Armed forces pensioners underpaid, admits MOD
More than 5,000 former members of the armed forces, who have retired since April 2010, have been underpaid their pensions.
Despite acknowledging the error, the Service Personnel and Veterans Agency (SPVA) says it cannot rectify the problem until later this autumn.
The Forces Pension Society (FPS), which represents retired service personnel, said the delay was appalling.
The mistake is costing most retirees an estimated £200 to £300 a year.
"We have written to the veterans minister, Andrew Robathan, to ask what he is doing about it, but he hasn't replied yet," said David Marsh of the FPS.
However, a spokesman for the Ministry of Defence (MOD) said: "We are aware of an inaccuracy with a relatively small number of armed forces pensions 'commutation' calculations since April 2010 and we are upgrading our IT systems to address this."
"Those affected will be fully reimbursed and we apologise for any inconvenience caused," he added.
The problem was discovered by Commander Michael Goldthorpe, who retired from the Royal Navy in 2010 after 33 years' service.
He noticed that the pension he started receiving in September last year was about £311 a year lower than the one his official pension forecast had indicated.
After Cdr Goldthorpe lodged a complaint, the SPVA which runs the Armed Forces Pension Scheme (AFPS), eventually admitted he had suffered maladministration because of "unforeseen delays in updating the compensation and pension system".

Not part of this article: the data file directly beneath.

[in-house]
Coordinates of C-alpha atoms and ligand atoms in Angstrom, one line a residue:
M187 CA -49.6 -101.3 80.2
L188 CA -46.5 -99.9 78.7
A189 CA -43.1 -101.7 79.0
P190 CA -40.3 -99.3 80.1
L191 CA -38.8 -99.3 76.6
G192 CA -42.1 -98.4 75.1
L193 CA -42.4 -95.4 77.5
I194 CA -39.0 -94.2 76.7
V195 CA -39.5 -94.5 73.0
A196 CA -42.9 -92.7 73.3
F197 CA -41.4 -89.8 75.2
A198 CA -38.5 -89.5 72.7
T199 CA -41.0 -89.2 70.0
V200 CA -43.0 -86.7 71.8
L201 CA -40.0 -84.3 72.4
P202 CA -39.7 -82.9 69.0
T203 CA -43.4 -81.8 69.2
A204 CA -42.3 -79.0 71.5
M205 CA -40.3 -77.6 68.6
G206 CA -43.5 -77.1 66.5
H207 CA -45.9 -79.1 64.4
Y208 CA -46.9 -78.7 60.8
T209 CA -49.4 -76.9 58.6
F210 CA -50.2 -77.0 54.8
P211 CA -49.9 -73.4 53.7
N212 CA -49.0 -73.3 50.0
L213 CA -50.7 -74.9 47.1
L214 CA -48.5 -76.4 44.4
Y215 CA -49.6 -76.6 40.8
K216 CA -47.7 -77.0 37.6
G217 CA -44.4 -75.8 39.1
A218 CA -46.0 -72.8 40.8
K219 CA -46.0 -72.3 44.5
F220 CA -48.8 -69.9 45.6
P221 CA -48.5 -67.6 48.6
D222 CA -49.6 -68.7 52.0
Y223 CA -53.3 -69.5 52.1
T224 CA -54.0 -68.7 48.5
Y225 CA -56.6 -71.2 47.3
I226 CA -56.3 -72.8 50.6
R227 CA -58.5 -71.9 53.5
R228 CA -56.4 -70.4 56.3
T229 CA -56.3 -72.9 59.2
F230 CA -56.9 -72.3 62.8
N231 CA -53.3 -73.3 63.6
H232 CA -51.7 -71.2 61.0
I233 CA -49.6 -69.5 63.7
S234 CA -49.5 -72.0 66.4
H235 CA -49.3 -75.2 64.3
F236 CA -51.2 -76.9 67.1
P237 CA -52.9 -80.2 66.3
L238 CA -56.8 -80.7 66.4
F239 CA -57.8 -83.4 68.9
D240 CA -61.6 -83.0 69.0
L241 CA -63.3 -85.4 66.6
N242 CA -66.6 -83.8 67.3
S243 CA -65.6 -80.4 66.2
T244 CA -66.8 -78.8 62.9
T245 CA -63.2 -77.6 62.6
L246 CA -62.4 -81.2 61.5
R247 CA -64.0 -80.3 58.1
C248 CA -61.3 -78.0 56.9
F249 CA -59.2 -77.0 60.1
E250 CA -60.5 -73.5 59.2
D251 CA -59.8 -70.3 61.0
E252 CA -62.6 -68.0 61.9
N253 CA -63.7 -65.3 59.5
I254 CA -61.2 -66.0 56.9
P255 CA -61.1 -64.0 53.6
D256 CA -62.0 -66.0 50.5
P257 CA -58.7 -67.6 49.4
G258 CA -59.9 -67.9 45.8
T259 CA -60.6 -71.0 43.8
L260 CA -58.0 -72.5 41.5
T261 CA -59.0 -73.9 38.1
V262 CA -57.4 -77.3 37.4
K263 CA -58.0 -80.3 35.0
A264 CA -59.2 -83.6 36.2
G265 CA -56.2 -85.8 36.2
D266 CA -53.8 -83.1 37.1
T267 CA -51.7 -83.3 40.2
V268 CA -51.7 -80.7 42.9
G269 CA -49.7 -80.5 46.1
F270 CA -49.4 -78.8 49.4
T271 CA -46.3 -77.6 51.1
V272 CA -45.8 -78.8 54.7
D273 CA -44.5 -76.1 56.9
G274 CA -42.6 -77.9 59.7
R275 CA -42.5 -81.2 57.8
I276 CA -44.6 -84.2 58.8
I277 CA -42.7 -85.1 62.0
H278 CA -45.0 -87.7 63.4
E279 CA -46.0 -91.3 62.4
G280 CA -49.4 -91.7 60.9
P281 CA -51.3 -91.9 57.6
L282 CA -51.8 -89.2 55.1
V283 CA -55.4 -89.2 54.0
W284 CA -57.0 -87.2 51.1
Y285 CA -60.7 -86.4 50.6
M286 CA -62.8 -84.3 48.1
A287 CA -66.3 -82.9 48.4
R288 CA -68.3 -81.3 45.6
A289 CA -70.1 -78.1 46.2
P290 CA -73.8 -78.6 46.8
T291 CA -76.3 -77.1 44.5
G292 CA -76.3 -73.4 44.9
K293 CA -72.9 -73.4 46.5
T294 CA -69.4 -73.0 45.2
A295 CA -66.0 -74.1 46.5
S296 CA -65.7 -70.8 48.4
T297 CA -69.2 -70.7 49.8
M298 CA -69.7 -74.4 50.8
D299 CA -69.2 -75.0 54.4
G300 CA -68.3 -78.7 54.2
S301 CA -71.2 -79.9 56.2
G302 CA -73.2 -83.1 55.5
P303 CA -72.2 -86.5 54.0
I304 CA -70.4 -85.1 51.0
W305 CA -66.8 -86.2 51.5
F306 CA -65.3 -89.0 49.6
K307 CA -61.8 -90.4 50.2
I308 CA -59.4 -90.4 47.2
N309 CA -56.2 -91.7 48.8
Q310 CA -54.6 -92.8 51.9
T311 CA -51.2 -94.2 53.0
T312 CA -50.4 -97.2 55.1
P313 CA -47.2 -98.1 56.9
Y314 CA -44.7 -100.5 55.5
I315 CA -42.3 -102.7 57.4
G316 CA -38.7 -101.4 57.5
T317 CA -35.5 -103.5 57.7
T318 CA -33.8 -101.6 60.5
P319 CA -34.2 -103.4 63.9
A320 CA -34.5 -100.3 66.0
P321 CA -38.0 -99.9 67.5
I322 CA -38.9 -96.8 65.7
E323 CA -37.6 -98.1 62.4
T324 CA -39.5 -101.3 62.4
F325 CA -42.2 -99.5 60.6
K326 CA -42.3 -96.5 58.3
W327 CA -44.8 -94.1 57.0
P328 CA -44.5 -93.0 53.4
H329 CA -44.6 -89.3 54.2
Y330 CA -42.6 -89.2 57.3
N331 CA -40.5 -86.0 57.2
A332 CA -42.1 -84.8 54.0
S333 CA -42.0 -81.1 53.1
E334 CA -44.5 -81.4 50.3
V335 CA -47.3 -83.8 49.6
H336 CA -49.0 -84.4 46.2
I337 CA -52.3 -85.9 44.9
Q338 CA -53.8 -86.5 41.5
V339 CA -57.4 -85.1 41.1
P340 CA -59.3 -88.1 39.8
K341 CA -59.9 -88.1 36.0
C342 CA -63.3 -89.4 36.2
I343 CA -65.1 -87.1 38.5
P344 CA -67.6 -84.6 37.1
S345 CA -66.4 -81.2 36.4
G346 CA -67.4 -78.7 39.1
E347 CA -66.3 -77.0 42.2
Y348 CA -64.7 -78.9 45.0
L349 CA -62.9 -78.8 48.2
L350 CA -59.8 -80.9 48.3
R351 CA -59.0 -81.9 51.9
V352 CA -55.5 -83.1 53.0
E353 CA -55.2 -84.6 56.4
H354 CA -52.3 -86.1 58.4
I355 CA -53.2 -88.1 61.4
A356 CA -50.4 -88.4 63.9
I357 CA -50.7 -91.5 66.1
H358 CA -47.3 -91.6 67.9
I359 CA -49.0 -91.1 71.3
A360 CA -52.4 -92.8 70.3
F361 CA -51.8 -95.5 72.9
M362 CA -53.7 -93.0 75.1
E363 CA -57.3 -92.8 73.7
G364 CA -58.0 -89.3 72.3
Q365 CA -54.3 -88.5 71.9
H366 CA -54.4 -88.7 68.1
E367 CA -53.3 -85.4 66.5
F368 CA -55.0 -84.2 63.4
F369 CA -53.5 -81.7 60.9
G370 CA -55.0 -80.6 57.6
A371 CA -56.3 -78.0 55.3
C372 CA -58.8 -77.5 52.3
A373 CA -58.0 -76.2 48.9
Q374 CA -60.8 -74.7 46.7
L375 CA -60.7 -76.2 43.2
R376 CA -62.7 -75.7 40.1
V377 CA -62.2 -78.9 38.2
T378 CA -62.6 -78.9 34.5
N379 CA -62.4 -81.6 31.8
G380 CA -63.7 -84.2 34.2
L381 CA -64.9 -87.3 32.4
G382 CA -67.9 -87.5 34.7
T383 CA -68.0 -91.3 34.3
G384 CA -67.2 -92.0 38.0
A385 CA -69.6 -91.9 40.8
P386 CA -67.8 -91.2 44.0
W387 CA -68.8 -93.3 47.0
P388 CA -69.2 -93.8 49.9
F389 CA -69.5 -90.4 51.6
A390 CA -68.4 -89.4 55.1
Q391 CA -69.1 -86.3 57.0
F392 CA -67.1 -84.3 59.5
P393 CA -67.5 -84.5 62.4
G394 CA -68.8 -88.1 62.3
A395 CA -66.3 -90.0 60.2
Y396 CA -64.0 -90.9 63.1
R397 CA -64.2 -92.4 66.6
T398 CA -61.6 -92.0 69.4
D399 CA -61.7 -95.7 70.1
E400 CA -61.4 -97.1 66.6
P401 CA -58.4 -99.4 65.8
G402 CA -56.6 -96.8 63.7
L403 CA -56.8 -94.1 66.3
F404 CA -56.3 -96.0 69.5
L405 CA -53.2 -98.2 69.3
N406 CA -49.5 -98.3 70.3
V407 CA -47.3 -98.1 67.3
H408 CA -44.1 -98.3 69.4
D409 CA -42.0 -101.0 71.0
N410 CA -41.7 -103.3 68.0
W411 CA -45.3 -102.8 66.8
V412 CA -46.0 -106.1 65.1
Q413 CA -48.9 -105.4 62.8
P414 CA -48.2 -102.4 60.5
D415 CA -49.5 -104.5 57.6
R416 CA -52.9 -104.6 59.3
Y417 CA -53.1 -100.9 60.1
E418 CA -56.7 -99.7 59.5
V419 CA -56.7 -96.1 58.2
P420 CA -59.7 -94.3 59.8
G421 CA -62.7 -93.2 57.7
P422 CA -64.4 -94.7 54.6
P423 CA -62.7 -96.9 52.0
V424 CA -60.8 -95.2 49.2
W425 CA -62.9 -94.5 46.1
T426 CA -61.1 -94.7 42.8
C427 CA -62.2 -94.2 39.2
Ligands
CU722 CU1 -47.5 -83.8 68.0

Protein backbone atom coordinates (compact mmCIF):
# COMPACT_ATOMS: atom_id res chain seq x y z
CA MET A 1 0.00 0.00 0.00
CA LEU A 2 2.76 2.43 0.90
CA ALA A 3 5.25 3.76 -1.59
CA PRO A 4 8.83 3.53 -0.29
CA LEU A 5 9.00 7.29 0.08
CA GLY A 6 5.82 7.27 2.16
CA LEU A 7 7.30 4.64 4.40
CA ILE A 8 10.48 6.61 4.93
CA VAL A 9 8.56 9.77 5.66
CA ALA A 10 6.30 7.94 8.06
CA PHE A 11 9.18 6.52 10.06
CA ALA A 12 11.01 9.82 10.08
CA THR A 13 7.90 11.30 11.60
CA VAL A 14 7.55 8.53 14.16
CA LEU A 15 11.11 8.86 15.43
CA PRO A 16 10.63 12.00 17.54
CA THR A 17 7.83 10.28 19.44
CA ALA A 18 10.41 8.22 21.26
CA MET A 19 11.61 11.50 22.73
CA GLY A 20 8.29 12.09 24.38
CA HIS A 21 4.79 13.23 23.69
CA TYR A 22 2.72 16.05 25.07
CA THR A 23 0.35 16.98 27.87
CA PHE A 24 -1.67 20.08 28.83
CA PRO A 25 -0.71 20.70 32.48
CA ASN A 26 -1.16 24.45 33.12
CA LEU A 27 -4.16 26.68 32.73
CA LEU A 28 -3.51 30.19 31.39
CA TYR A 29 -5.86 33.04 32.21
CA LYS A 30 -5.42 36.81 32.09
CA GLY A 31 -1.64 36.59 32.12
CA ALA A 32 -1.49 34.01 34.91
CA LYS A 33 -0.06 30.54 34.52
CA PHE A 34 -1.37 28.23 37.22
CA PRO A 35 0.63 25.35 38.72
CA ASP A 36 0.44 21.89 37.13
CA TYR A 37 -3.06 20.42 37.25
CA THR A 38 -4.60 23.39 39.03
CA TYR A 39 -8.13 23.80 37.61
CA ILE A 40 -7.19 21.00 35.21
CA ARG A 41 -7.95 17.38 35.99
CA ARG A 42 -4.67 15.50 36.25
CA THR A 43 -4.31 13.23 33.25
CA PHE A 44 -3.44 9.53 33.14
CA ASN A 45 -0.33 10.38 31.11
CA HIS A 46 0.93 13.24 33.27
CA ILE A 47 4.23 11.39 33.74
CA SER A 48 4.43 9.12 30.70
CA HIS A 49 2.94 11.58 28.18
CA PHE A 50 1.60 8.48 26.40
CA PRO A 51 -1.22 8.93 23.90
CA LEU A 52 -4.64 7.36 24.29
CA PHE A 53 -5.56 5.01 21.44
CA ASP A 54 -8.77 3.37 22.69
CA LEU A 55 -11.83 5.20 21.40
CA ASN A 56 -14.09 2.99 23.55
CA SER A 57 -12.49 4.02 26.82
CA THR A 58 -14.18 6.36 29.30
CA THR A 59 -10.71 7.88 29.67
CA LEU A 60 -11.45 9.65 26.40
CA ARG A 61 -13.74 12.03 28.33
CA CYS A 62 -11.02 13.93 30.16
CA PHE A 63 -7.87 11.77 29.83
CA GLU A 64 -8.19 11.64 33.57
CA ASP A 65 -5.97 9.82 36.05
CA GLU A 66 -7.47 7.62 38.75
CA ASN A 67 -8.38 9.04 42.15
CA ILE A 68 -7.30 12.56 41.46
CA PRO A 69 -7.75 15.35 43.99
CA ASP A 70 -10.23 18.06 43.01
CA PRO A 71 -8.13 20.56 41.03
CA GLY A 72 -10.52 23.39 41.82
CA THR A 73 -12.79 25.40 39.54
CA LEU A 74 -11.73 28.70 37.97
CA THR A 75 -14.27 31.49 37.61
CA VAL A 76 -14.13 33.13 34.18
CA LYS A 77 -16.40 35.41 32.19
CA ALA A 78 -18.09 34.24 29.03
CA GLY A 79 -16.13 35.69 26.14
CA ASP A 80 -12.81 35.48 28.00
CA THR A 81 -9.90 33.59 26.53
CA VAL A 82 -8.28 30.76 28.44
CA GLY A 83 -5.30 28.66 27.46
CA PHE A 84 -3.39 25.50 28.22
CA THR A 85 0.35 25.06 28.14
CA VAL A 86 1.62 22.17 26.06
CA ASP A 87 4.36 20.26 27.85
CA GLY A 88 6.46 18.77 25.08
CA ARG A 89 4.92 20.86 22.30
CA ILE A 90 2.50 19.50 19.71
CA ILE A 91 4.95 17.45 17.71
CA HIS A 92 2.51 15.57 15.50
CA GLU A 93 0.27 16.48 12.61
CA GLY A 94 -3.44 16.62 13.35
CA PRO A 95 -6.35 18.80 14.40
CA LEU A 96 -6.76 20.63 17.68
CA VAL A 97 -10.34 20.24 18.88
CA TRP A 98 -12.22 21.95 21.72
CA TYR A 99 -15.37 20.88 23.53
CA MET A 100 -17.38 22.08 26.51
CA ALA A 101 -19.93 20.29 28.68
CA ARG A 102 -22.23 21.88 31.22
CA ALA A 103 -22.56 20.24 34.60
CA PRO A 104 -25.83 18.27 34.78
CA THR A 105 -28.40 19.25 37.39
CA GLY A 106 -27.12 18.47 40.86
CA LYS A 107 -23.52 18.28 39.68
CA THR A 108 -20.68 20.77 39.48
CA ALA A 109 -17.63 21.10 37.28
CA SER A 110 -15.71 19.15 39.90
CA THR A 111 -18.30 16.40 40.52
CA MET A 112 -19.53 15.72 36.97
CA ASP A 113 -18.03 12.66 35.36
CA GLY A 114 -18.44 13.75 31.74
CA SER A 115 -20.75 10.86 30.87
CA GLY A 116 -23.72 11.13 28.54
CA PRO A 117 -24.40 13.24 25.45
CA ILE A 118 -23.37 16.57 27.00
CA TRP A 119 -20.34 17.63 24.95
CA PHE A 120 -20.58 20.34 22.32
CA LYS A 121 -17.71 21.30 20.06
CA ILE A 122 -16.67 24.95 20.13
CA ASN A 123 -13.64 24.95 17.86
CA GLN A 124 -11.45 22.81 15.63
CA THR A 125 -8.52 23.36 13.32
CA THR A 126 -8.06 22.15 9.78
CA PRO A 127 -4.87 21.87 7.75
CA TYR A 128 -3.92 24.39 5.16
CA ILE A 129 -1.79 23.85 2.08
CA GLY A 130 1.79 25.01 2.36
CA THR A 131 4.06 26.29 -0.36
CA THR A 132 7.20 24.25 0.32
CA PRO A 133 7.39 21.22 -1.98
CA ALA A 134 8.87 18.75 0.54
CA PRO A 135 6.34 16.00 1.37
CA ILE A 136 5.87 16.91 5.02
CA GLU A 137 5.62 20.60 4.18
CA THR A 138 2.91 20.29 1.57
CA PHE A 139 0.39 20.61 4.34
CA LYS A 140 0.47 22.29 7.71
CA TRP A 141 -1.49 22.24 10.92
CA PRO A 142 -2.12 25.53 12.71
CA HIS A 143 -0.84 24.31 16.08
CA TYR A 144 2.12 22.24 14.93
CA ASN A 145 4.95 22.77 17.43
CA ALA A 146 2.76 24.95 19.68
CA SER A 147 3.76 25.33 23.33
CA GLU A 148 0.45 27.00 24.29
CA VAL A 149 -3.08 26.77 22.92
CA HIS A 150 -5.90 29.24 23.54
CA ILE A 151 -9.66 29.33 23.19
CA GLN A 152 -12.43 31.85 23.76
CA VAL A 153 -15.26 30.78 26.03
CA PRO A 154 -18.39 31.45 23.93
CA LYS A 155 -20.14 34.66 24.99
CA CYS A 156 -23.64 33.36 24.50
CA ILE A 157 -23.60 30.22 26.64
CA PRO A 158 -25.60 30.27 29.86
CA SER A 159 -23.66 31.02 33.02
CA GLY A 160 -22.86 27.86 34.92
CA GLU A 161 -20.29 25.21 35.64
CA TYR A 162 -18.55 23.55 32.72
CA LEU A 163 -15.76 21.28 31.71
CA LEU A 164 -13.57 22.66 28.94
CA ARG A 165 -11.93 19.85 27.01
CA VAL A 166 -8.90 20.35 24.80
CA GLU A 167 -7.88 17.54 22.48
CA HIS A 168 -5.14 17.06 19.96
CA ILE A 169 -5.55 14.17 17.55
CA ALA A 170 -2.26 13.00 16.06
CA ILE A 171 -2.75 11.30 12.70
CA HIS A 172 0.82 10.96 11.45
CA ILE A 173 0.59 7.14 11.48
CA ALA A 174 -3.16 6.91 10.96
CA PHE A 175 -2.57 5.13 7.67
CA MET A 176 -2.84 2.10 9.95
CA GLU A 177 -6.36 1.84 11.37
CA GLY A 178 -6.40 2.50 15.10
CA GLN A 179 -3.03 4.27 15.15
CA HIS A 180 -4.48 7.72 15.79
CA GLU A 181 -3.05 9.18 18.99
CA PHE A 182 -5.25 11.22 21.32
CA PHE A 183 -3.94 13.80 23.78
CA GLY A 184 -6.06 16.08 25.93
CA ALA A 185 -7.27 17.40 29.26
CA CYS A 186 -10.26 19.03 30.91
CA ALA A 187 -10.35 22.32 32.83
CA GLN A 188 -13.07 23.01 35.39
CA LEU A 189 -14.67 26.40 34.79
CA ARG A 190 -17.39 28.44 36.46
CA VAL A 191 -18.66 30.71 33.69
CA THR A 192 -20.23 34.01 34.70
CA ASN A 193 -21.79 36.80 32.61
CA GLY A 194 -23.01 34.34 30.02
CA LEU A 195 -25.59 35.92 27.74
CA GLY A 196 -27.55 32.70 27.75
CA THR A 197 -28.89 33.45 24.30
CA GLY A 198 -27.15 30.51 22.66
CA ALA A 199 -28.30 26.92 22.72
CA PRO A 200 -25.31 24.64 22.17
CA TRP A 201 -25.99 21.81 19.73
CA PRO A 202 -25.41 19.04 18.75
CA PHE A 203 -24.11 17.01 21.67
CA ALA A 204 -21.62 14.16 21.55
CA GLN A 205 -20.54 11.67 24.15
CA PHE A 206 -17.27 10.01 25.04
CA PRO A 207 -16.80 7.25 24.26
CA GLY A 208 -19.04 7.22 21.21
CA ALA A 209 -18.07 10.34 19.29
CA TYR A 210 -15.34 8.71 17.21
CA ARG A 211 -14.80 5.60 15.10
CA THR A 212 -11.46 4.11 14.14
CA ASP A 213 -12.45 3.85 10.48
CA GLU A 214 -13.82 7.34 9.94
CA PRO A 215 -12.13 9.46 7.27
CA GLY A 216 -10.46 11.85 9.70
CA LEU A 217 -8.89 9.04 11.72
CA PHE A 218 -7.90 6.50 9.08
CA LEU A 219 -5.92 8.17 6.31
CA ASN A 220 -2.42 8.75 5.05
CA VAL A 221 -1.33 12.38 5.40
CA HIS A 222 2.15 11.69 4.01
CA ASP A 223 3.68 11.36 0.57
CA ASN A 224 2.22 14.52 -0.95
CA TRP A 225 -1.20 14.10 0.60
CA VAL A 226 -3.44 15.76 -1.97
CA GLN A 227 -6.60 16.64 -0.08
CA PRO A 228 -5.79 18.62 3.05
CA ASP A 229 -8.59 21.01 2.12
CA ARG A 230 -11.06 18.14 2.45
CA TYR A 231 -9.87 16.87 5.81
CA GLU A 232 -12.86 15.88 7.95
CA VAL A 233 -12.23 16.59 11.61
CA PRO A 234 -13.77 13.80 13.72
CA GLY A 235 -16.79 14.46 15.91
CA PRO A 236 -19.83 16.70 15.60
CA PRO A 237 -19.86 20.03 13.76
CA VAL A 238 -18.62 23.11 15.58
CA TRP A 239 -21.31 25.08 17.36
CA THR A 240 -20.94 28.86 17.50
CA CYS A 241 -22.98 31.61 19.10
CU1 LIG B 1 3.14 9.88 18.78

In his case, he was told that his original pension forecast had been inaccurate and his underpayment had amounted to just £138 a year.
He has now been offered £25 compensation and eventual repayment of his pension shortfall.
However, Cdr Goldthorpe discovered from a Freedom of Information request that, as of 21 March 2011, incorrect underpayments had been made to 3,413 service personnel who had retired since April 2010.
Both he and the FPS estimate that this number will now have risen to more than 5,000.
The MOD told him that those who retired after November last year should have been alerted to a discrepancy in their own prospective pensions by its computerised pension forecasting system.
But he is upset that most of the other victims, 2,049, are still in the dark and are likely to have suffered a bigger loss.
"They still haven't told the people who left before November 2010," Cdr Goldthorpe said.
"I am disappointed it has taken so long [to uncover] and so many people were affected.
"The MOD were happy to sit back and not inform them they were being paid incorrectly," he added.
The problem has affected members of the AFPS 75 scheme, the scheme for military personnel which opened in April 1975 and closed to new joiners on 6 April 2005.
Its members, still the bulk of service personnel, have the right to leave service after 22 years - typically in their early 40s - or after 16 years if they are an officer.
At that point, they receive an early pension plus a tax-free lump sum payment.
They also have the option of surrendering, or commuting, part of that early pension so they receive a bigger lump sum immediately.
In exchange, they receive a lower annual pension until they are 55, at which point their pension is restored to the level it would have been without the commutation.
The problem has arisen because from April 2010, the SPVA should have changed the way it calculated the commuted pension, but in fact failed to do so.
The result was that pensioners choosing that option have been paid lower pensions than they should have been.
A wholesale rectification of the system, the SPVA said, will have to wait until a software upgrade in September or October.